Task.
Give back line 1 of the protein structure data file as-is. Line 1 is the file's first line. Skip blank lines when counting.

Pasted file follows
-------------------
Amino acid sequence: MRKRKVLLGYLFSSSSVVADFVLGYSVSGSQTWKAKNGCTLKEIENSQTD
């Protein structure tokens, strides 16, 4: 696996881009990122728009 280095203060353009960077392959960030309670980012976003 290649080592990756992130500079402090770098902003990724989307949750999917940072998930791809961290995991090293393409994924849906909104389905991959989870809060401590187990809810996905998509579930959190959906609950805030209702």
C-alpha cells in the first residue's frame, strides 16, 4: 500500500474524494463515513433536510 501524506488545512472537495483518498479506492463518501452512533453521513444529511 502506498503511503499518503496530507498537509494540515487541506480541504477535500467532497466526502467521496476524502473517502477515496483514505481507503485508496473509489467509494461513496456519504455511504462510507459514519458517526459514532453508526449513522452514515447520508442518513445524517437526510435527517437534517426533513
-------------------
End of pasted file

Amino acid sequence: MRKRKVLLGYLFSSSSVVADFVLGYSVSGSQTWKAKNGCTLKEIENSQTD